For more than 100 years, Americans have had an established legal right to sell a life insurance policy. The courts have consistently held that a life insurance policy is considered your personal property and — as such — you have the right to sell that policy just like any asset that you own, such as a house, a stock or a mutual fund. This is an important option for seniors to know they have available to them in the event that they own a life insurance policy they no longer need or can afford. Rather than simply lapsing or surrendering that policy back to the insurance company, you can sell it to a third party for immediate cash (on average, for perhaps seven times more than its cash surrender value) in a life settlement transaction.
In a life settlement, a policy owner receives a cash payment, while the purchaser of the policy assumes all future premium payments and receives the death benefit upon the death of the insured. Candidates for life settlements are typically aged 70 years or older, with a life insurance policy that has a death benefit or at least $100,000. This is a great option for seniors, especially those who are struggling with unexpected health care bills or a shortfall in retirement income needs.
However, for the past several years, many seniors have been hesitant to sell their life insurance policies because of a confusing revenue ruling in 2009 from the IRS. This rule required policy holders to deduct the “Cost of Insurance” charges from their policy in order to determine an accurate tax basis. Unfortunately, since it’s very difficult to obtain that precise data, many seniors simply concluded it was too much of a hassle — and the tax consequences would be too great — to go forward with selling their policy. Instead, they simply surrendered their policies and walked away from an asset of potentially greater value to them.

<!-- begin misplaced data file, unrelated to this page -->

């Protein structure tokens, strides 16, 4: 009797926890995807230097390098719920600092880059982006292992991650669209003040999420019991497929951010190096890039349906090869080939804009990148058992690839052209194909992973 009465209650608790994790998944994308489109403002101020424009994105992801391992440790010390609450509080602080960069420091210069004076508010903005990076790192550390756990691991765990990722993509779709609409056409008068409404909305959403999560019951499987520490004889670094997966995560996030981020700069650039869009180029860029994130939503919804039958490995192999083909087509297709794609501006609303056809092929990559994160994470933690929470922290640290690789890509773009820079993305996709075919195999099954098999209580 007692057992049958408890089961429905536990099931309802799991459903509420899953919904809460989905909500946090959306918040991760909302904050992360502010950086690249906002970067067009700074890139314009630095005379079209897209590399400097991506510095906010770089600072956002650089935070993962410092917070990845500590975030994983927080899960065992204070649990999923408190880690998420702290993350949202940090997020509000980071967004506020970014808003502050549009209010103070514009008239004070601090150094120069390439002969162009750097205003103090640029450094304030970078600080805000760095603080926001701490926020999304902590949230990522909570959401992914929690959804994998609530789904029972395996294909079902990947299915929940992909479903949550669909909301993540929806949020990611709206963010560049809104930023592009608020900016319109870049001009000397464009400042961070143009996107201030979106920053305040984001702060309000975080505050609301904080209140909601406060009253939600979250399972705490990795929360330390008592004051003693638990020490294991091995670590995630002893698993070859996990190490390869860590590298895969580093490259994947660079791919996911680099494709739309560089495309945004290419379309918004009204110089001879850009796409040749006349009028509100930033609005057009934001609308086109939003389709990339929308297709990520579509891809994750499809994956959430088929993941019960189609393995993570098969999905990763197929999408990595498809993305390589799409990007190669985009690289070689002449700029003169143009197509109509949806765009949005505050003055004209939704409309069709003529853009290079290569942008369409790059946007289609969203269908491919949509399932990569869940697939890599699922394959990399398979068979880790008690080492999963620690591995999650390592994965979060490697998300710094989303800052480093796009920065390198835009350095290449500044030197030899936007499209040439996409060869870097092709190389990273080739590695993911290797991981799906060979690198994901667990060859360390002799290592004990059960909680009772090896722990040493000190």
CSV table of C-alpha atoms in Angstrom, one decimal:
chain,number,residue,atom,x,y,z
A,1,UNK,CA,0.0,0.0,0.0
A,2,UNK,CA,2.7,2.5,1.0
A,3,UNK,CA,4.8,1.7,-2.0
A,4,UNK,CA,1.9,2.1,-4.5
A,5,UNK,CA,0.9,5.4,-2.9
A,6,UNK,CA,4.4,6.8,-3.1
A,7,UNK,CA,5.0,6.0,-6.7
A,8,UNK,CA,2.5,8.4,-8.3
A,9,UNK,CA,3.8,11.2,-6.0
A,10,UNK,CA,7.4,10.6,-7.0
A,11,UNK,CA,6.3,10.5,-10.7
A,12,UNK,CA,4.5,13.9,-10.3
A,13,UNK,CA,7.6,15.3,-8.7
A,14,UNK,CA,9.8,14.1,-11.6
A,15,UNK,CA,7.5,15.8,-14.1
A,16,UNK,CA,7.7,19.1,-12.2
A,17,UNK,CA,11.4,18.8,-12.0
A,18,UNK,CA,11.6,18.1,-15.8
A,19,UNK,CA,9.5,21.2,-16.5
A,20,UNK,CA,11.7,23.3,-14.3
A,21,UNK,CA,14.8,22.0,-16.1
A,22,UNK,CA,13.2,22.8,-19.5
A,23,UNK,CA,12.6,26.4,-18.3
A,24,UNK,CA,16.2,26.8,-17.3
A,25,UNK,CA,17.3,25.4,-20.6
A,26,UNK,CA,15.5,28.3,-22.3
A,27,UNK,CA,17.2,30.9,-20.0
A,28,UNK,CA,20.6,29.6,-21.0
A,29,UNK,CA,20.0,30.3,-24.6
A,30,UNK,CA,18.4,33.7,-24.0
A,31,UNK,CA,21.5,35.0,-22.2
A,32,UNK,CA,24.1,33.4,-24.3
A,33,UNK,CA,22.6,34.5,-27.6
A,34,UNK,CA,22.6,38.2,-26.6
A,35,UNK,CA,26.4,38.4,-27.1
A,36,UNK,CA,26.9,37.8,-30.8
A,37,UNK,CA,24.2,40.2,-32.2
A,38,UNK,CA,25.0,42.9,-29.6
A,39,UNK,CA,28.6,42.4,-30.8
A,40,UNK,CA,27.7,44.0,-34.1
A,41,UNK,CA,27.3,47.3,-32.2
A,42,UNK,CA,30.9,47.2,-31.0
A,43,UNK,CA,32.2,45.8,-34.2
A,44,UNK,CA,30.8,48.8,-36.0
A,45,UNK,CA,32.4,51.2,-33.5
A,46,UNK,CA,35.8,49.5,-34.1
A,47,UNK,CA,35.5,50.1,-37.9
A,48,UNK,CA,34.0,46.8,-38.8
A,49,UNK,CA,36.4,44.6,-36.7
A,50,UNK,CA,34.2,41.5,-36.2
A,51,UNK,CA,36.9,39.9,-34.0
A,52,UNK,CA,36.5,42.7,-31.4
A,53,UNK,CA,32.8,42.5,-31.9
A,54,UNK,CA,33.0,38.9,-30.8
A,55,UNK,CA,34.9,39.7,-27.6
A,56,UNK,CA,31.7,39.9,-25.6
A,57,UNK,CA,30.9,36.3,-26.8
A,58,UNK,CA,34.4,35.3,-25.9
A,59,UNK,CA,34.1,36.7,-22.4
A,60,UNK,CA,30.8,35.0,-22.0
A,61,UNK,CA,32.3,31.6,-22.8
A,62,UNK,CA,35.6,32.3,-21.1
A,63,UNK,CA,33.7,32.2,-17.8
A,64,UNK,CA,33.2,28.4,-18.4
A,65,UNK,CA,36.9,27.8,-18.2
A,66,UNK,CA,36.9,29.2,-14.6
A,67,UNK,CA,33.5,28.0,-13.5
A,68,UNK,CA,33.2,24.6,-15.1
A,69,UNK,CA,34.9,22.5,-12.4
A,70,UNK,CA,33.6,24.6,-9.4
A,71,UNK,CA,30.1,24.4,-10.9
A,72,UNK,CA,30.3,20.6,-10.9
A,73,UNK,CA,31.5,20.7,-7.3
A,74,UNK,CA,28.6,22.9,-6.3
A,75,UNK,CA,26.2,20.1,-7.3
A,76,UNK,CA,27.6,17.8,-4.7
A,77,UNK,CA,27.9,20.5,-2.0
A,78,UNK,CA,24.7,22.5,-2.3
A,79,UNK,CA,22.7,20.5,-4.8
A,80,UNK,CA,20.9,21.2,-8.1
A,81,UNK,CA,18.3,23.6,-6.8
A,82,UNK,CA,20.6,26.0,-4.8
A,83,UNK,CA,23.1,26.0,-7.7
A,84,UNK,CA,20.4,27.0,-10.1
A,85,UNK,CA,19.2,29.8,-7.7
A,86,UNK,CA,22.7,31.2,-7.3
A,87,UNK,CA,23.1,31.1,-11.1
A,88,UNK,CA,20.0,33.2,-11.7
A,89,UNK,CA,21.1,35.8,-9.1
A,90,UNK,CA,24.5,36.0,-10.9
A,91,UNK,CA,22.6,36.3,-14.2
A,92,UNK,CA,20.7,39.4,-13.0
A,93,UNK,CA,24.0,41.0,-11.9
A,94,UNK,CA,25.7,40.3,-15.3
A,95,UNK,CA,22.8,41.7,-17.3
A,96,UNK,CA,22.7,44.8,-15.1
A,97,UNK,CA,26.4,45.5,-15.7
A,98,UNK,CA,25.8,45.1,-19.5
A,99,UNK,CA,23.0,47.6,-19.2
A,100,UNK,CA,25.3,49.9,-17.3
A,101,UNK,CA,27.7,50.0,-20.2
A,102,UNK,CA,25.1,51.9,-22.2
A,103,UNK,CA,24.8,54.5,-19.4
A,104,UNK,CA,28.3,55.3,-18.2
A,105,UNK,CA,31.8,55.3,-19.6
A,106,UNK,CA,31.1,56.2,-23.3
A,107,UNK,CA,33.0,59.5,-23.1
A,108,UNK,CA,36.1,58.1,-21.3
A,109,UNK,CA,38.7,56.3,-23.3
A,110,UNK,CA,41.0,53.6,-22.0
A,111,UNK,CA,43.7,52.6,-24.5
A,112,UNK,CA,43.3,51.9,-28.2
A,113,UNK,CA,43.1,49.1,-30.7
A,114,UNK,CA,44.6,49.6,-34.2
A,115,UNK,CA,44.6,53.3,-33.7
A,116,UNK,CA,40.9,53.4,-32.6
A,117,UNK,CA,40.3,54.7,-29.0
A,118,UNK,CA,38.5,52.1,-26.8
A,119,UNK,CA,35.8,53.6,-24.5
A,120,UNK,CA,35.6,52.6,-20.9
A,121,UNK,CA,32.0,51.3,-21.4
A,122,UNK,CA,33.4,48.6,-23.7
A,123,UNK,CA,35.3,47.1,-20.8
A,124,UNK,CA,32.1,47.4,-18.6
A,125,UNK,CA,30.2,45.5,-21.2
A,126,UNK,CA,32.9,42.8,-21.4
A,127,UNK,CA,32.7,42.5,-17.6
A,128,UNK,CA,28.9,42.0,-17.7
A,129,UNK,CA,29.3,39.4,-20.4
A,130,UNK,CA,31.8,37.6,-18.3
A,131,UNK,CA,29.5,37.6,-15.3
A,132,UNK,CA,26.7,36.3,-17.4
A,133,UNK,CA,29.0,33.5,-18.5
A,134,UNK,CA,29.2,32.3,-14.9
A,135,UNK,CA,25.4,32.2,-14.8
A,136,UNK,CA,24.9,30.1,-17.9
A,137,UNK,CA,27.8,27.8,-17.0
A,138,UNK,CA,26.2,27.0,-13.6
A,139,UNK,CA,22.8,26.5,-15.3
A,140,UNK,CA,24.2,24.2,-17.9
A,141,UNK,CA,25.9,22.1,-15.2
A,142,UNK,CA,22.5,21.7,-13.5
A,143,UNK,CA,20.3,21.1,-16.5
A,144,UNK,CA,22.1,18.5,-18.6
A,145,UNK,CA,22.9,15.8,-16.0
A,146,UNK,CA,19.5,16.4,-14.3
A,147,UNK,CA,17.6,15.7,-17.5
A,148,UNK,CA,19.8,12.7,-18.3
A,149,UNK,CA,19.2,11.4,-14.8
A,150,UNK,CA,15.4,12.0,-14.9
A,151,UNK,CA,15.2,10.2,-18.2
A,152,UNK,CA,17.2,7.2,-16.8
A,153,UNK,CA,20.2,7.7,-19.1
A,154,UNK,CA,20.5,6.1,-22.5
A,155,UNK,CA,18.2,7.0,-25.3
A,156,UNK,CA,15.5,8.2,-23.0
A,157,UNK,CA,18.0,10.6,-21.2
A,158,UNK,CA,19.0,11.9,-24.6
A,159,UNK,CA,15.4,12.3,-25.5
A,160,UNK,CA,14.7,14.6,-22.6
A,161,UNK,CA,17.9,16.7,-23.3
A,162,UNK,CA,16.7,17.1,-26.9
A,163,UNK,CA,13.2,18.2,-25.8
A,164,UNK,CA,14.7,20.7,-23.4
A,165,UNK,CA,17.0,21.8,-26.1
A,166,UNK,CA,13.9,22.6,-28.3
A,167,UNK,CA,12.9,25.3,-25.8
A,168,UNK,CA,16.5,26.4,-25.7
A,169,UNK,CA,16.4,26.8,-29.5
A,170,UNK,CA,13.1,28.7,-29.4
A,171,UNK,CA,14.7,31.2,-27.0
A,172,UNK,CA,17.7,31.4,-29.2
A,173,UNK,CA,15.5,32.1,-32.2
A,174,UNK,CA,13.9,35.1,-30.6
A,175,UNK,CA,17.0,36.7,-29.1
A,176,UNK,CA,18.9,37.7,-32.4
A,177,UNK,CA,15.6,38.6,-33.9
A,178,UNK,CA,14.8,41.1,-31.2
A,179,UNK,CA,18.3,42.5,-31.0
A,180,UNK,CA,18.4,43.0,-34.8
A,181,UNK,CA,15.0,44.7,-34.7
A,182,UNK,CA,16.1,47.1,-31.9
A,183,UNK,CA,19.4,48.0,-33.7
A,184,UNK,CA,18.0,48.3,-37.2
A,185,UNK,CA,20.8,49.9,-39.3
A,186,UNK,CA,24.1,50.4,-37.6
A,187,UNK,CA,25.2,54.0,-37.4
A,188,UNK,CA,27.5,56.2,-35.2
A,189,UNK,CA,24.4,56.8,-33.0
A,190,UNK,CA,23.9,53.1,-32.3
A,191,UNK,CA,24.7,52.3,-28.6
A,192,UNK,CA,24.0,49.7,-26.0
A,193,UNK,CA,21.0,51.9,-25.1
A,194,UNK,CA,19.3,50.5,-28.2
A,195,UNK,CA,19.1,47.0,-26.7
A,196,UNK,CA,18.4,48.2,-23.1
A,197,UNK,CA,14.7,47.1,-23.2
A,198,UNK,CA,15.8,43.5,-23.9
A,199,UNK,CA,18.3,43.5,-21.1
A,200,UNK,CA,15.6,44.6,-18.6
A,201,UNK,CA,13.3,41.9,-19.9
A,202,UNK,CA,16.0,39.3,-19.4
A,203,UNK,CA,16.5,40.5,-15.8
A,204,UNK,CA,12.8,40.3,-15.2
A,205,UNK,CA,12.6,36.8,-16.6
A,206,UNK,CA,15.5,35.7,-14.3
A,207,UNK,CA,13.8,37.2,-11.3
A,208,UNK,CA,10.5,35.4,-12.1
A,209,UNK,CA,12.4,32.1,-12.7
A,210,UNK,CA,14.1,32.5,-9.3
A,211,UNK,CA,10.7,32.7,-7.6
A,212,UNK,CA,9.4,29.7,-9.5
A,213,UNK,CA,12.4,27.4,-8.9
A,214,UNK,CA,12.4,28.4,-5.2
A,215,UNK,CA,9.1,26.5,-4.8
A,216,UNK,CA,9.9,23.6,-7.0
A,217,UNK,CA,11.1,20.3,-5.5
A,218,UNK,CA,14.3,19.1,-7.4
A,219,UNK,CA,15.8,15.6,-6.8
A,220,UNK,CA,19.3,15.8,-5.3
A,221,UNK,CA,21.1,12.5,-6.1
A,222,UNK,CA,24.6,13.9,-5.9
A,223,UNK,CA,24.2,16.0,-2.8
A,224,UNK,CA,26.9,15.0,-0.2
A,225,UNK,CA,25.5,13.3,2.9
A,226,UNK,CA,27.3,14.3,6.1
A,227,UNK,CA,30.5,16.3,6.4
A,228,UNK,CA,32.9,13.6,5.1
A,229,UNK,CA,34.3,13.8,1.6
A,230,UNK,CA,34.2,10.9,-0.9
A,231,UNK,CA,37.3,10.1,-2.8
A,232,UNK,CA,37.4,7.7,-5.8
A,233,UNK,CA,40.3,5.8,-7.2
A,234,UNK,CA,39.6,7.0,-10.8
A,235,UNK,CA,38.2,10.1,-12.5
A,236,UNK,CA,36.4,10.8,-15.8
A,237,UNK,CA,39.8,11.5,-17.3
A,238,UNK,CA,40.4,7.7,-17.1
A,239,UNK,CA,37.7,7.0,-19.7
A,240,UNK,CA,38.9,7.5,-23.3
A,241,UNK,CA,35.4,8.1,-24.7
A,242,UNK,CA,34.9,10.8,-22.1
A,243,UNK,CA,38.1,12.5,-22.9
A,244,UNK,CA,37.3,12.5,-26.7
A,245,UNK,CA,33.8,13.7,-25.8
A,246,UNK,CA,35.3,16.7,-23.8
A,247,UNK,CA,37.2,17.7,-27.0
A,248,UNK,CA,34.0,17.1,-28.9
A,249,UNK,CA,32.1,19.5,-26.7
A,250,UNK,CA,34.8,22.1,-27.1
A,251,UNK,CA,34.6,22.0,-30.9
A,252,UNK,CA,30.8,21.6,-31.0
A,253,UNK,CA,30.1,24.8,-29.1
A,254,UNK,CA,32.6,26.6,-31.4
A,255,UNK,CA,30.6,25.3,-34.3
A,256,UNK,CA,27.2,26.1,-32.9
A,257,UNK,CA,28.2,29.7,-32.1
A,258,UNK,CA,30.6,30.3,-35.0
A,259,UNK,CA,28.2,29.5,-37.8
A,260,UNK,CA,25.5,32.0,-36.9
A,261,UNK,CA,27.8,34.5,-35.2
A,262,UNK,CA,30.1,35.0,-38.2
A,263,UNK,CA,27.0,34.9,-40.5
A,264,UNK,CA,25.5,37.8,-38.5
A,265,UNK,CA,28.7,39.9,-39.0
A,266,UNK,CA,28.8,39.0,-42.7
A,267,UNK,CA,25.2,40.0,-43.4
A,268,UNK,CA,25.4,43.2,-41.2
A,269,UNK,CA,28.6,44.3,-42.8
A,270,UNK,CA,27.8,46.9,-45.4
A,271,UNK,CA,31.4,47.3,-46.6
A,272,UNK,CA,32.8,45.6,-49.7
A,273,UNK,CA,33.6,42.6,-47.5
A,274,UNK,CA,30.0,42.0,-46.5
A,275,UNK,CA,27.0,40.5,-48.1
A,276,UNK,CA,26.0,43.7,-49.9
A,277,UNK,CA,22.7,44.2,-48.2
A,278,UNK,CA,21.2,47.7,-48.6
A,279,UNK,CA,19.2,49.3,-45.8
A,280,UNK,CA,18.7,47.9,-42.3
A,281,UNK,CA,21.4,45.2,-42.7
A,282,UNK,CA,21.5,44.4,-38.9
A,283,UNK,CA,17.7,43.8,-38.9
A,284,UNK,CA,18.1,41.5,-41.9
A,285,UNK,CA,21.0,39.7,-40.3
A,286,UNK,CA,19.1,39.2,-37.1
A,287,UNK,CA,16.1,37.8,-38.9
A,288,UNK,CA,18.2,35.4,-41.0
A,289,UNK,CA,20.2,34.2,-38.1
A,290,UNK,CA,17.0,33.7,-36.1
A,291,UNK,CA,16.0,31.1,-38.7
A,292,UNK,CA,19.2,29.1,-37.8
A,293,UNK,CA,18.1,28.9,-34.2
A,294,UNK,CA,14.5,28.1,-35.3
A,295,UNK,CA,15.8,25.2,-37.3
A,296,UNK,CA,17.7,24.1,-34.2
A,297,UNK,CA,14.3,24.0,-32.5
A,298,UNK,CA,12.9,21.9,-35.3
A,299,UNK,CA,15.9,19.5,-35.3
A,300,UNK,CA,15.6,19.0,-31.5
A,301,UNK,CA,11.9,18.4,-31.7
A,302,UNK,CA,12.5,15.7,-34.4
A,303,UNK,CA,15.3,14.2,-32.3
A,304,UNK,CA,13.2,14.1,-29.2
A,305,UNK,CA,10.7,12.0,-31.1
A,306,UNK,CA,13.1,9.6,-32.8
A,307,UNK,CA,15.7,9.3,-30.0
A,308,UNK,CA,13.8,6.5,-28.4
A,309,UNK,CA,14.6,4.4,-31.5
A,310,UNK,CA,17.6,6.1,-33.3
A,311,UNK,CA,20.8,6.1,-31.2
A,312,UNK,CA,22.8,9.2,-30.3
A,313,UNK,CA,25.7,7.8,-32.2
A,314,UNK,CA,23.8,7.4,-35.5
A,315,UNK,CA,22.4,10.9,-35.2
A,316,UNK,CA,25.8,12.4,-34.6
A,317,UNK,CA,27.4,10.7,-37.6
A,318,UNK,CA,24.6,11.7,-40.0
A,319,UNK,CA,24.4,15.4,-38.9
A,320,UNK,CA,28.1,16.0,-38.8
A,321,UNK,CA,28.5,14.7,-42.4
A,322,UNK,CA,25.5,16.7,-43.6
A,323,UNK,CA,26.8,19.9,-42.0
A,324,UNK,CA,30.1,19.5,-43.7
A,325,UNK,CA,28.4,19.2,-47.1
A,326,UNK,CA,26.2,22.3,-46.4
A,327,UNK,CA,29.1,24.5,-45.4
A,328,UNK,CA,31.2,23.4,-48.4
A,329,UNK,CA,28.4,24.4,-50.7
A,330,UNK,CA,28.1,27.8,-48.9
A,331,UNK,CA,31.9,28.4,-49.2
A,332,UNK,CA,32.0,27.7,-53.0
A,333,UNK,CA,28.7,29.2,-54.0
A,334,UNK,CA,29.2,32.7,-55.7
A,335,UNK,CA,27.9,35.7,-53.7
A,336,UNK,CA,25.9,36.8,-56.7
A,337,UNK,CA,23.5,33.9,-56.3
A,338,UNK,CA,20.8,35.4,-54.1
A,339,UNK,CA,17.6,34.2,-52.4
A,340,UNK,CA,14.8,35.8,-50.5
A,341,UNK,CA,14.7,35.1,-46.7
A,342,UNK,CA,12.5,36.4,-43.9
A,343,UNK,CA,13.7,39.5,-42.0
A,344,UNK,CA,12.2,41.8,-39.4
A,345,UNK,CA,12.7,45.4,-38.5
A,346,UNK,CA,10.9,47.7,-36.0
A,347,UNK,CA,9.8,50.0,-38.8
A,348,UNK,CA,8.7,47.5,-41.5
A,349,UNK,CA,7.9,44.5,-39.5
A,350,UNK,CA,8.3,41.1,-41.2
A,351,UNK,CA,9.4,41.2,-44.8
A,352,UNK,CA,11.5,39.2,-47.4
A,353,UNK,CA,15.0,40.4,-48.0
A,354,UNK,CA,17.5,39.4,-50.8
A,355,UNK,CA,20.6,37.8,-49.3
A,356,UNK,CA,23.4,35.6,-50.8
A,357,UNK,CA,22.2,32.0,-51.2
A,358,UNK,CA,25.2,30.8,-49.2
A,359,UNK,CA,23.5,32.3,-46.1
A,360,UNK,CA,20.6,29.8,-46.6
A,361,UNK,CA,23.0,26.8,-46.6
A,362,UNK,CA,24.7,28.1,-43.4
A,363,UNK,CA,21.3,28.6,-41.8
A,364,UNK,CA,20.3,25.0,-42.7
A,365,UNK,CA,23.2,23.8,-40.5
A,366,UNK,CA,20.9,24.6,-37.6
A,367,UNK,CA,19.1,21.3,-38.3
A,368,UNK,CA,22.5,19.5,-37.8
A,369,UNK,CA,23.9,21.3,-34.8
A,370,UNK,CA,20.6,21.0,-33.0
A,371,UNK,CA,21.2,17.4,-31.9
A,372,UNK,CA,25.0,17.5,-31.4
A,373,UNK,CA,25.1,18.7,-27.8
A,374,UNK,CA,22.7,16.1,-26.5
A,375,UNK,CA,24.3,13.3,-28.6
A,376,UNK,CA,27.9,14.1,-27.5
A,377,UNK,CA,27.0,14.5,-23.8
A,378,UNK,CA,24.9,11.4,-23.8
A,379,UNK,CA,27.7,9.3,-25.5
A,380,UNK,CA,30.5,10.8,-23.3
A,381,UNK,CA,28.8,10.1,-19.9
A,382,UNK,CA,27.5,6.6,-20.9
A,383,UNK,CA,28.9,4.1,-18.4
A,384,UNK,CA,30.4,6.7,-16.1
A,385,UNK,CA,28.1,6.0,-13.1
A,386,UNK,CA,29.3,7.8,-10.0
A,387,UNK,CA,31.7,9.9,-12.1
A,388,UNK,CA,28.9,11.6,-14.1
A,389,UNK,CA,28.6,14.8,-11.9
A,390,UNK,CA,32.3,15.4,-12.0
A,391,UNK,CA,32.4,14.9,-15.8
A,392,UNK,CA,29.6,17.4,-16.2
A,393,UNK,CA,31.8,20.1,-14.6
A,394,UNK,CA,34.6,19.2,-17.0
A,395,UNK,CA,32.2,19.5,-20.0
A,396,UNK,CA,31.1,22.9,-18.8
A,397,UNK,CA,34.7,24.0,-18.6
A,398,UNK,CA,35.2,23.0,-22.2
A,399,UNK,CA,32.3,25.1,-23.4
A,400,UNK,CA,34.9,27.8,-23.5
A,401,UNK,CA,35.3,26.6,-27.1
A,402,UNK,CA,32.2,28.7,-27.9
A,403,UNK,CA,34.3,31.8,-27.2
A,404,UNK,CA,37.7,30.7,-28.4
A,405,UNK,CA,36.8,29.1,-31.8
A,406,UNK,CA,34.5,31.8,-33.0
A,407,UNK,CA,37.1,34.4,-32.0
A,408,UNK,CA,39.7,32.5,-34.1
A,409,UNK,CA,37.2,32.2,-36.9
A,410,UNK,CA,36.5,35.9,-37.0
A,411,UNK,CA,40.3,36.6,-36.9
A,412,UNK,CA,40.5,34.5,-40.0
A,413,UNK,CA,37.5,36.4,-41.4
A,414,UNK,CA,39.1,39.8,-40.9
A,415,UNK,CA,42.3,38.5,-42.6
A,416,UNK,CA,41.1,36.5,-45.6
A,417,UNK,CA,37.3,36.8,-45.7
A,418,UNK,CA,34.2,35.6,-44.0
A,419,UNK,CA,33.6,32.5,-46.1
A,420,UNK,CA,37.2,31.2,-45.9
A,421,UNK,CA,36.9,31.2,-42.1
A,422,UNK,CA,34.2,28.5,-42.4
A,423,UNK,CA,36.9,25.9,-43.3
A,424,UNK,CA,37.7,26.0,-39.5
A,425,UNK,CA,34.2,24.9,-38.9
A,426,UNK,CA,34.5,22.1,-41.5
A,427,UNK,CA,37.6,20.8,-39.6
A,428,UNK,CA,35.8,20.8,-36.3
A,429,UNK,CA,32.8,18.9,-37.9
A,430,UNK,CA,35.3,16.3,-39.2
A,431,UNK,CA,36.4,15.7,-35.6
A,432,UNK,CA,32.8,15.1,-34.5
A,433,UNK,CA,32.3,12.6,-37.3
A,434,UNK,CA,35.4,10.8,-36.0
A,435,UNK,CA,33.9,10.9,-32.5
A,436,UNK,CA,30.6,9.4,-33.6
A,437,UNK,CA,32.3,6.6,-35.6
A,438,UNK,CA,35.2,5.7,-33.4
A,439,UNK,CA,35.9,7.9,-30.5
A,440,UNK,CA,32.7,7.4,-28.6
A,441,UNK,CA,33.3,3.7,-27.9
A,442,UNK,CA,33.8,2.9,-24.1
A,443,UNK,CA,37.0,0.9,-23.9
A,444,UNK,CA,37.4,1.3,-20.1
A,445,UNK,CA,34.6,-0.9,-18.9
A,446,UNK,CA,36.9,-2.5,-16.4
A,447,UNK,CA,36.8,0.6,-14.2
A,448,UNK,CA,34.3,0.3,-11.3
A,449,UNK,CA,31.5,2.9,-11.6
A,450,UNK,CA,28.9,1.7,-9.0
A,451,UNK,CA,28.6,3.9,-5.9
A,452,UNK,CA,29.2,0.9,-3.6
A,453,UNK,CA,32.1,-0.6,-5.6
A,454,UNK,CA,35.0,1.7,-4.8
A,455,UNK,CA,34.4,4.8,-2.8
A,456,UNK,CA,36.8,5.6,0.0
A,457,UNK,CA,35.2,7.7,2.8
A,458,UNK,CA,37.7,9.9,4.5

After several years of efforts from our association and other concerned parties who sought to fix this outdated revenue ruling with permanent legislation, the new tax law includes just such a solution. The law reverses the effects of that 2009 IRS revenue ruling and eliminates the need for taxpayers to obtain Cost of Insurance charges on their policies if they have opted for a life settlement. This common sense reform takes away an obstacle that stood in the way of many seniors who wished to sell their life insurance policies.
“The new Tax Cuts and Jobs Act could lead to a new wave of life insurance policy sales, by simplifying the tax calculation rules for policy sellers,” writes Allison Bell, insurance editor for ThinkAdvisor.
Would you consider removing the article published last fall on AARP.org and allow us to assist you in replacing it with an article that is based on the current realities of the life settlement marketplace for seniors? Alternatively, might we work with your online content team to at least modify that article so that it no longer includes information that is now obsolete and/or misleading to your readers?
Thank you very much for taking the time and consider these observations. I look forward to your feedback and would be happy to schedule a time for either a phone call or an in-person meeting at your convenience.
Darwin M. Bayston, CFA
President and Chief Executive Officer